Pakistan has commitments under the General Agreement on Trade in Services (GATS) in 47 activities, in financial (banking and insurance), business, communications, construction/engineering, health, and tourism/travel services; those concerning financial and basic telecoms services improved, inter alia, conditions for foreign presence, and were ratified. Pakistan's GATS MFN exemptions cover financial services, with a view to preserving reciprocity requirements, Islamic financing transactions, and joint ventures among ECO countries, as well as accounting rates agreed bilaterally.

Despite severe economic and political difficulties, Pakistan has, by and large, resisted protectionist pressure and opted for market-based reforms, including the adoption of a more liberal attitude to imports and foreign investment. By fostering domestic competition, these reforms should contribute to a more efficient allocation of domestic resources, which would enhance the economy's productivity and local firms' export competitiveness.

There are signs that the economy may be improving; they include the recent appreciation of Pakistan's currency and rise in the local stock market. These developments are perhaps partly due to the perceived improvement in the prospects of Pakistan obtaining substantial debt relief from its international creditors. Such relief would reduce the cost to Pakistan of servicing its large foreign debt, thus helping to redress the current fiscal imbalance and providing more scope for the Government to tackle the country's social problems (notably in the areas of poverty, health, education, housing, and governance), and the presence of some three million refugees.

Pakistan's long-term economic growth, however, depends importantly on the continued implementation of the Revival Programme, particularly in the reduction of direct state intervention in the economy and improvements in the tax base. Long-term growth of the economy is also dependent on Pakistan's success in diversifying its exports, which in turn depends on its trading partners' willingness to keep their markets open, or even open them further, to Pakistani goods and services, notwithstanding the present global economic slowdown.

  
  
Government report Back to top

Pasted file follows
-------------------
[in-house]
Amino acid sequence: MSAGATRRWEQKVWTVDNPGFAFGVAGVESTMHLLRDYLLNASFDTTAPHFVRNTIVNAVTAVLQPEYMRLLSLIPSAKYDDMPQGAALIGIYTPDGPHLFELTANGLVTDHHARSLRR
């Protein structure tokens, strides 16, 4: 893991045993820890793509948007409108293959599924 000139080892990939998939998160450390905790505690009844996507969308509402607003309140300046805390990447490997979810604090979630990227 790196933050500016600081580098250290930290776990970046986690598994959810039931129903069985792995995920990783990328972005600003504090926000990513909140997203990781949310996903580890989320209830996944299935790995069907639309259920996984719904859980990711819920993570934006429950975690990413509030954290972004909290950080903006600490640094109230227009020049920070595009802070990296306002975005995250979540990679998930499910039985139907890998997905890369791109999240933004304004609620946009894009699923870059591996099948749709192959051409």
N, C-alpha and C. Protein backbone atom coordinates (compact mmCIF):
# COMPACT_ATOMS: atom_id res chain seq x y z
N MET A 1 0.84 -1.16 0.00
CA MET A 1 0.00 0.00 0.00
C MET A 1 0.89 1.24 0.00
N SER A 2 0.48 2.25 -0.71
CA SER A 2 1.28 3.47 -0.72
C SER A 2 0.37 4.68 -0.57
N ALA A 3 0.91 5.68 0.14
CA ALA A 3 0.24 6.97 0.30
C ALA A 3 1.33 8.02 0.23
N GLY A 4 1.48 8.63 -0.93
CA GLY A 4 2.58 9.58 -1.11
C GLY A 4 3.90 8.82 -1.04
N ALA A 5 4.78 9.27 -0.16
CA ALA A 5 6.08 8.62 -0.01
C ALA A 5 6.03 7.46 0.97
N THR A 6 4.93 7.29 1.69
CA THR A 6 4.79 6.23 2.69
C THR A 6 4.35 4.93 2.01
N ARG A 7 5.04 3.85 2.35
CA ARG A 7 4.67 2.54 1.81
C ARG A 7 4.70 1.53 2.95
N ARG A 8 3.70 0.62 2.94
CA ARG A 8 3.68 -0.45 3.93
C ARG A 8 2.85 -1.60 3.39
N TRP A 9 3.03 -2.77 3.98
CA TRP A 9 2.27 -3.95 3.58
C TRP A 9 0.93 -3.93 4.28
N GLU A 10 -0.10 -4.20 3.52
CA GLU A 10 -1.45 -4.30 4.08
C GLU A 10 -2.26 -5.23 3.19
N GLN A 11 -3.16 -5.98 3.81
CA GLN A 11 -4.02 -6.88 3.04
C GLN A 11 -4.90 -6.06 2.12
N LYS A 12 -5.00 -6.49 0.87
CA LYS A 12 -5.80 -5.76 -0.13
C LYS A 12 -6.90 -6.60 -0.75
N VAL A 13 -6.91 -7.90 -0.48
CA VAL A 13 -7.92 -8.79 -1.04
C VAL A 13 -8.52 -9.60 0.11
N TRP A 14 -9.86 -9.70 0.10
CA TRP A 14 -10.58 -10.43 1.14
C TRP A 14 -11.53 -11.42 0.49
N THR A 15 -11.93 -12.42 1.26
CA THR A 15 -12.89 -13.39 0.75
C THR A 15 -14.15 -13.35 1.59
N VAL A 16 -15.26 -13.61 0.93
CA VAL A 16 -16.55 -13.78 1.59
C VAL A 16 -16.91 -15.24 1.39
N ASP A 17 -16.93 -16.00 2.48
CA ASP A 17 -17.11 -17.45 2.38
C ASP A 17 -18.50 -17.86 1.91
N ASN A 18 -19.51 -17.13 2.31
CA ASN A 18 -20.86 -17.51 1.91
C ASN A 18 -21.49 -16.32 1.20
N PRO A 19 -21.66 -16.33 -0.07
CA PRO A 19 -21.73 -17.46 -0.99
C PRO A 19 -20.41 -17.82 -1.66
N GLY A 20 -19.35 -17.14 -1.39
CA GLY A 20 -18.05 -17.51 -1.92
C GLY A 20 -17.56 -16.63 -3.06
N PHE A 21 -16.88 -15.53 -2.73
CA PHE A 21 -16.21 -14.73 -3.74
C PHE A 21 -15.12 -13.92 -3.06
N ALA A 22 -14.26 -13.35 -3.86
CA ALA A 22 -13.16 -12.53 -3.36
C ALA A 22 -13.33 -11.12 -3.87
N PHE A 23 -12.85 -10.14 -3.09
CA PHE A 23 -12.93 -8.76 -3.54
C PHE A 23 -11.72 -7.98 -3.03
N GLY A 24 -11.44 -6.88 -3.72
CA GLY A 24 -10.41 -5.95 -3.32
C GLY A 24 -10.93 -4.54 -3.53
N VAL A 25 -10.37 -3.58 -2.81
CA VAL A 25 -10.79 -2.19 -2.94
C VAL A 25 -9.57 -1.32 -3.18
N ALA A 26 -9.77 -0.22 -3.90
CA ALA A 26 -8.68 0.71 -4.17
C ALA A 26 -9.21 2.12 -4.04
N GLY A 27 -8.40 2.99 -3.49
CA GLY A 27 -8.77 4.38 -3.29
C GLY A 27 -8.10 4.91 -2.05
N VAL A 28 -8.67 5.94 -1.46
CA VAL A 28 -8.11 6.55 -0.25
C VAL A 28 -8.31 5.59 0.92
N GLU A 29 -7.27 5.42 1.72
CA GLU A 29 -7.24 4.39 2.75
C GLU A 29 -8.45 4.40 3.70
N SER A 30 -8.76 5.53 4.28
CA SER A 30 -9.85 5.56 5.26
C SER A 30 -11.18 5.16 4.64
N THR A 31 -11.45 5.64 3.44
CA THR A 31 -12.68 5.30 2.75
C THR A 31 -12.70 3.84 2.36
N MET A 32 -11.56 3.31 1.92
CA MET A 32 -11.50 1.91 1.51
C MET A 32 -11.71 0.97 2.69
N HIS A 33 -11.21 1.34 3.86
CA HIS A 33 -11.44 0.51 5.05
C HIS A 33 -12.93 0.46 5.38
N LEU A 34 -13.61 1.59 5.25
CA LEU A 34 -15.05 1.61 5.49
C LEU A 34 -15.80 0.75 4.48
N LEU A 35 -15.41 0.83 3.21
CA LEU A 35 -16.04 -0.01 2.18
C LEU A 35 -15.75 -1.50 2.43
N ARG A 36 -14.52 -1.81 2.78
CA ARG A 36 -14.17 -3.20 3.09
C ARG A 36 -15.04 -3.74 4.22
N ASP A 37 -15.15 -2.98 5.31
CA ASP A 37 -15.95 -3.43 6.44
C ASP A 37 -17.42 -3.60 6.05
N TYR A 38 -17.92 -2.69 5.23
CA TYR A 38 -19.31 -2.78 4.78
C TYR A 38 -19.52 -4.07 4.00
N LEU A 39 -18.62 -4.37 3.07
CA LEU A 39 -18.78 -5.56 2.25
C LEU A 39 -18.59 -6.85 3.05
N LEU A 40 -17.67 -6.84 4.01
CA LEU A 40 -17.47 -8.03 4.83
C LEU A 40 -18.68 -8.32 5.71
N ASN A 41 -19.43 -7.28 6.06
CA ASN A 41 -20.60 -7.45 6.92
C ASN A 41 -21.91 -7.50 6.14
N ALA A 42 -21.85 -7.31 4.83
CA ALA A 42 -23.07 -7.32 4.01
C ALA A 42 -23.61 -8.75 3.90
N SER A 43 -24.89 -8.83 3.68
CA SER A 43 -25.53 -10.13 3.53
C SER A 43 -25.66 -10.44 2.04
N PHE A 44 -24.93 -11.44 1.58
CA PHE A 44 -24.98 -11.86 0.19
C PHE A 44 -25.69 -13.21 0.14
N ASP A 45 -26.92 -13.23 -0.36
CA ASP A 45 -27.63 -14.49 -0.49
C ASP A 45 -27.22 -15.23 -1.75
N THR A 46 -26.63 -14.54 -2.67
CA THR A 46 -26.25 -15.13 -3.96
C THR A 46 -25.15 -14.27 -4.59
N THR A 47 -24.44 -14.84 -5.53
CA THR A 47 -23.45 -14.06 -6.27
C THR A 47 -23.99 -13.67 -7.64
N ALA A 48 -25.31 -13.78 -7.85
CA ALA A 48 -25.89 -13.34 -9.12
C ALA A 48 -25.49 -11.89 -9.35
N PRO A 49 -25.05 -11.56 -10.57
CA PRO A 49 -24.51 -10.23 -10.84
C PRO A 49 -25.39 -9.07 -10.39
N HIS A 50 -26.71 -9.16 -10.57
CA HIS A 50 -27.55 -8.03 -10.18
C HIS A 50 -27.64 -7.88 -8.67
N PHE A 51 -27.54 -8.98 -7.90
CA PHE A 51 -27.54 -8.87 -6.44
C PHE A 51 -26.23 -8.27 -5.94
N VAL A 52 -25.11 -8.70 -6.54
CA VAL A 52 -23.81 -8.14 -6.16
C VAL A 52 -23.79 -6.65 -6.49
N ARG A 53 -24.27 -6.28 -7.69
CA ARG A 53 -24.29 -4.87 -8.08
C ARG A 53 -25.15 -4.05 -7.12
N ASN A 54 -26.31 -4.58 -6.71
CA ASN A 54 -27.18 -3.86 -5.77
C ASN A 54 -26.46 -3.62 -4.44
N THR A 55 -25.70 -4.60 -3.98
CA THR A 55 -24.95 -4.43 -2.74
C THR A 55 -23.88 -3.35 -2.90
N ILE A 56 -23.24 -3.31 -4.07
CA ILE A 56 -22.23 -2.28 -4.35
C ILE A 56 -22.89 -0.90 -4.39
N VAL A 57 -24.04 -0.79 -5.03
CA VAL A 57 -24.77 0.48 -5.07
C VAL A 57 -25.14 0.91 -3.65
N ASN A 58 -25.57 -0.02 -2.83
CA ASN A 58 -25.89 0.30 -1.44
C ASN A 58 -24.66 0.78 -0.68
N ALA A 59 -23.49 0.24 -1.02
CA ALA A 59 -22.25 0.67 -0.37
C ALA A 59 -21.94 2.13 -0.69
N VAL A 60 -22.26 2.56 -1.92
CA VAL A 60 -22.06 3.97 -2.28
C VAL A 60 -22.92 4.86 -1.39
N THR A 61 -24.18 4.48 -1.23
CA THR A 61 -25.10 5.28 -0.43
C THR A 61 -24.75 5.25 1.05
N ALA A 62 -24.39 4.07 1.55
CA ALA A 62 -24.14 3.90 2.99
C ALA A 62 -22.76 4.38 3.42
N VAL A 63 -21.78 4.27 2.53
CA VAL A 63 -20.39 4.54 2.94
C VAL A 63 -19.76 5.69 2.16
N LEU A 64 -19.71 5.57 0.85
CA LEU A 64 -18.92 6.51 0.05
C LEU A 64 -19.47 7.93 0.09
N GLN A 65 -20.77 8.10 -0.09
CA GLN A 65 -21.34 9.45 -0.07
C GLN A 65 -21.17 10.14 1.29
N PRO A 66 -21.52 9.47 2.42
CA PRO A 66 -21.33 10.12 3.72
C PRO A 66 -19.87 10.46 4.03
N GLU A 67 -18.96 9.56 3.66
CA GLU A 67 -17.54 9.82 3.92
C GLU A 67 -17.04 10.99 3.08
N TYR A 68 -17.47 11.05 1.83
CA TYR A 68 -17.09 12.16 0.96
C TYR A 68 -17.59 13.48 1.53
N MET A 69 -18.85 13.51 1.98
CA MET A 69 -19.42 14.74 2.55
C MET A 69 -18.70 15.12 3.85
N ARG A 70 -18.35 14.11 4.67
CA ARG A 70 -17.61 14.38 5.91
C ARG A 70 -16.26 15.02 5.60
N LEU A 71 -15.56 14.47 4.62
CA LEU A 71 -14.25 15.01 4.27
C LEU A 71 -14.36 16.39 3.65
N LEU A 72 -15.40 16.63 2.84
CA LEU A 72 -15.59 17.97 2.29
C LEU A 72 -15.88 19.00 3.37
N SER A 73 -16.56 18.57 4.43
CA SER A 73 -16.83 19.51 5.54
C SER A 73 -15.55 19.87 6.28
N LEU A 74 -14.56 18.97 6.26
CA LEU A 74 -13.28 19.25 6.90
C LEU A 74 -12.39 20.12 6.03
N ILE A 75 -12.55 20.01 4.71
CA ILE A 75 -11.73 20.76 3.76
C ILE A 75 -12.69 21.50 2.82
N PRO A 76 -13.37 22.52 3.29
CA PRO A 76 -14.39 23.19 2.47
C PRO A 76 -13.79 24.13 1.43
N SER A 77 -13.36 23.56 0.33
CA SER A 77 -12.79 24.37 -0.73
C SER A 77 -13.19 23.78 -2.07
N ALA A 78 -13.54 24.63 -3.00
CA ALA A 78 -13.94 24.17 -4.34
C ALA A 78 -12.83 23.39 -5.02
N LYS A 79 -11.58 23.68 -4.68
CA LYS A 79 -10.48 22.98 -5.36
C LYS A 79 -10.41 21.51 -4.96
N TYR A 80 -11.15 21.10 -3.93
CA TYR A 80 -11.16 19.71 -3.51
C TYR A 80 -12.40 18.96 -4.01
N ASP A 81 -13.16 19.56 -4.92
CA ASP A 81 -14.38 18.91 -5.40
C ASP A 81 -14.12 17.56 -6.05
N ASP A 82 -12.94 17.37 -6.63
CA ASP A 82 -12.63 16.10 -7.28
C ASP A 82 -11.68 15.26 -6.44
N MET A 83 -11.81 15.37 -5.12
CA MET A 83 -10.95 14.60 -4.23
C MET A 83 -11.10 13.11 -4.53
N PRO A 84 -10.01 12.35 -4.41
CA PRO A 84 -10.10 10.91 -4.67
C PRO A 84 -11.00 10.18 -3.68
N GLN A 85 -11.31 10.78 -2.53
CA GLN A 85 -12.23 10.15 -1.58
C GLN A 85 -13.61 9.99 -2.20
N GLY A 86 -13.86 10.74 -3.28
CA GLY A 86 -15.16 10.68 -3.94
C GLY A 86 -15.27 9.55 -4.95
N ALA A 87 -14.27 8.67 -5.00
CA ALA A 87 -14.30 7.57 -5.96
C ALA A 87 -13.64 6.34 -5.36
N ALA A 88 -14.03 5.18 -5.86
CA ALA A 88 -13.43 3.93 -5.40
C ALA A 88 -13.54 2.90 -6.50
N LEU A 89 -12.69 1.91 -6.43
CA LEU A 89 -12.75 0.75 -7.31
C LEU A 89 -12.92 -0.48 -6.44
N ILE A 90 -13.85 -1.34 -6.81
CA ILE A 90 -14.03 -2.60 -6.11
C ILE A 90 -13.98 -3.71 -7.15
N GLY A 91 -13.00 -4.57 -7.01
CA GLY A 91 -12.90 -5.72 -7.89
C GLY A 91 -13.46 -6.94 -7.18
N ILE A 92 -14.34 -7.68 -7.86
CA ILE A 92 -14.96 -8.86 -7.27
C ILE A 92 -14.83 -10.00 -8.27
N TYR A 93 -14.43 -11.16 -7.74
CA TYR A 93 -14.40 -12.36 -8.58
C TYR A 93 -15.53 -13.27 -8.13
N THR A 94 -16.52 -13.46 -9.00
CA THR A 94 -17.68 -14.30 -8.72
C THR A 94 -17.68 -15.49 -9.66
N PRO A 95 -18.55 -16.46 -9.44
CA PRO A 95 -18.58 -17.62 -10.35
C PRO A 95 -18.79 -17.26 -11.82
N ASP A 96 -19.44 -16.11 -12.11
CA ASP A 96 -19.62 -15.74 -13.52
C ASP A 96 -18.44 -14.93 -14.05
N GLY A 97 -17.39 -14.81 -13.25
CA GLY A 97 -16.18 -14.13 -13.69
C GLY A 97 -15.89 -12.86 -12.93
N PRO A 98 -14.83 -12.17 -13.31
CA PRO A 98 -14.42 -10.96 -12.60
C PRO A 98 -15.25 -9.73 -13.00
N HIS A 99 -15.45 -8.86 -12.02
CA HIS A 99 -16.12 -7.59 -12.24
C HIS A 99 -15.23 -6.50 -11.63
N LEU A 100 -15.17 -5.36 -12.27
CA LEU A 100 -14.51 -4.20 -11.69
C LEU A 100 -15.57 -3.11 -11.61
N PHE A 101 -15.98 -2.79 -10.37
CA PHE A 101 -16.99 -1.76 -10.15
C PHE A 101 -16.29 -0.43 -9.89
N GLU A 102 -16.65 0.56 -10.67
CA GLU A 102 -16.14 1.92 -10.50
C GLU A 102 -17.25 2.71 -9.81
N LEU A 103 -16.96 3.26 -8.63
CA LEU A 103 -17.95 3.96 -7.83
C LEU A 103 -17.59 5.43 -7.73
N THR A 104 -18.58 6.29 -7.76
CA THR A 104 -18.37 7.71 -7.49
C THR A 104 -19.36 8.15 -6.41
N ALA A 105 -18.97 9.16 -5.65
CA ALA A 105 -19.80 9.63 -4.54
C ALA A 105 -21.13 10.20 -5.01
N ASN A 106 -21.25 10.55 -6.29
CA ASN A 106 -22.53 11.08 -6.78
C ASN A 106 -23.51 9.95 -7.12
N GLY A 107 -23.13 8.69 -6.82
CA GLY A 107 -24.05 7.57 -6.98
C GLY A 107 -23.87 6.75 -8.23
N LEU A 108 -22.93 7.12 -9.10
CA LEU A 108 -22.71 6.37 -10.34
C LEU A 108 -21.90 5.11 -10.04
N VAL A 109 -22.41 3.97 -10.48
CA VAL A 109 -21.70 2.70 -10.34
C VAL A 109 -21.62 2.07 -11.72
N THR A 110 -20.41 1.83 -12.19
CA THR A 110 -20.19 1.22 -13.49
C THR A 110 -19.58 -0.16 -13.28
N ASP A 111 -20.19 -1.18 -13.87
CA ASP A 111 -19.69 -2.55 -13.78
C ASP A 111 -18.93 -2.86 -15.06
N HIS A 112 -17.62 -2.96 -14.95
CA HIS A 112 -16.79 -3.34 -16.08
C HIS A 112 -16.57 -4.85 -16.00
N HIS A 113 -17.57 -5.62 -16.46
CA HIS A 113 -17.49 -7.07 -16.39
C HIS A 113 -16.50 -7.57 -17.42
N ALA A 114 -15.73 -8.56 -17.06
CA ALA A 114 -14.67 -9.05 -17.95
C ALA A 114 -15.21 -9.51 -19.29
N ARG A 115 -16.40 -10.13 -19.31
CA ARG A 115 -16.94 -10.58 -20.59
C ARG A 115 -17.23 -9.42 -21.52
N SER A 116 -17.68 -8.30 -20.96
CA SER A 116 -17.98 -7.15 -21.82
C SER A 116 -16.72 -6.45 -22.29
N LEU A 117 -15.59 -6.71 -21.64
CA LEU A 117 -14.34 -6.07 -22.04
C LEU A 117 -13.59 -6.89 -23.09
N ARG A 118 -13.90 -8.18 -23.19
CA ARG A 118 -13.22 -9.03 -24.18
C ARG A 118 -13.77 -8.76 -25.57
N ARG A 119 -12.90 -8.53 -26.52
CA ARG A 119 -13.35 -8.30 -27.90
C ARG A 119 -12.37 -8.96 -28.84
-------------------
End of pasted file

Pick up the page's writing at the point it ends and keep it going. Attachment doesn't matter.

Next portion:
TRADE POLICY REVIEW BODY: PAKISTAN
Report by the Government — Part III

Trade policy developments

Policy objectives

The trade policy for the year 2000-2001 laid emphasis on market-driven measures; government intervention was limited to ensuring a level playing field, removal of structural impediments, and to guiding investments to the more productive sectors. The policy specified the following broad objectives:

(a) Reduce anti-export bias through reduction in import duties and trade liberalization, competitive exchange rates, and improvement in the export infrastructure.

(b) Achieve sustainable and consistent growth in export earnings through diversification of export base and greater value addition in goods and services.

(c) Liberalize the import regime to enhance competition in the economy with a view to achieving significant quality and productivity gains.

(d) Simplify and streamline trade procedures and practices.

The policy announced for the fiscal year 2001-2002 aims to continue the thrust of trade liberalization and promotion of exports through reduction of anti-export bias, with particular emphasis on durability, consistency and predictability of economic policies.

The monopolistic role of state enterprises in trade has been done away with. The Cotton Export Corporation and the Rice Export Corporation have been wound up. The private sector is now actively involved in the export of these products. Trading Corporation of Pakistan occasionally intervenes in the cotton market, in terms of its charter. Its role is, however, quite limited – this year, for instance, its purchase plans are for 230,000 bales, which is about 2% of the total cotton to be traded in Pakistan. Rice export is entirely in private sector hands.

  
Import Regime

Law governing the import regime has been completely rewritten with a view to augment trade facilitation and remove any implicit technical barriers.

There has been a radical pruning of the “negative list” i.e. items subject to import bans/QR's. As a consequence, there are now only 57 items (8-digit HS Code basis) whose import is not allowed (1). These restrictions are strictly on grounds of public health and morality, environmental concerns or national security considerations. Similarly, there are 192 items on the “restricted list”. Import of these items is allowed upon meeting the health and safety requirements. Import of certain used machinery is not allowed for safety reasons.

There is no licensing requirement or cash margin requirements or public sector monopoly in imports. With the dismantling of its apparatus of quantitative restrictions and other barriers tariffs is now Pakistan's principal trade policy instrument.

  
Tariff Policy

Reliance on Customs Duties as a source of government revenues had been one of the major factors compelling Pakistan's high tariff rates. This compulsion has been largely mitigated by tax administration reforms and a major shift to the General Sales Tax regime. The share of customs duties in tax receipts has come down from 33% in FY 96 to 16% in FY 01.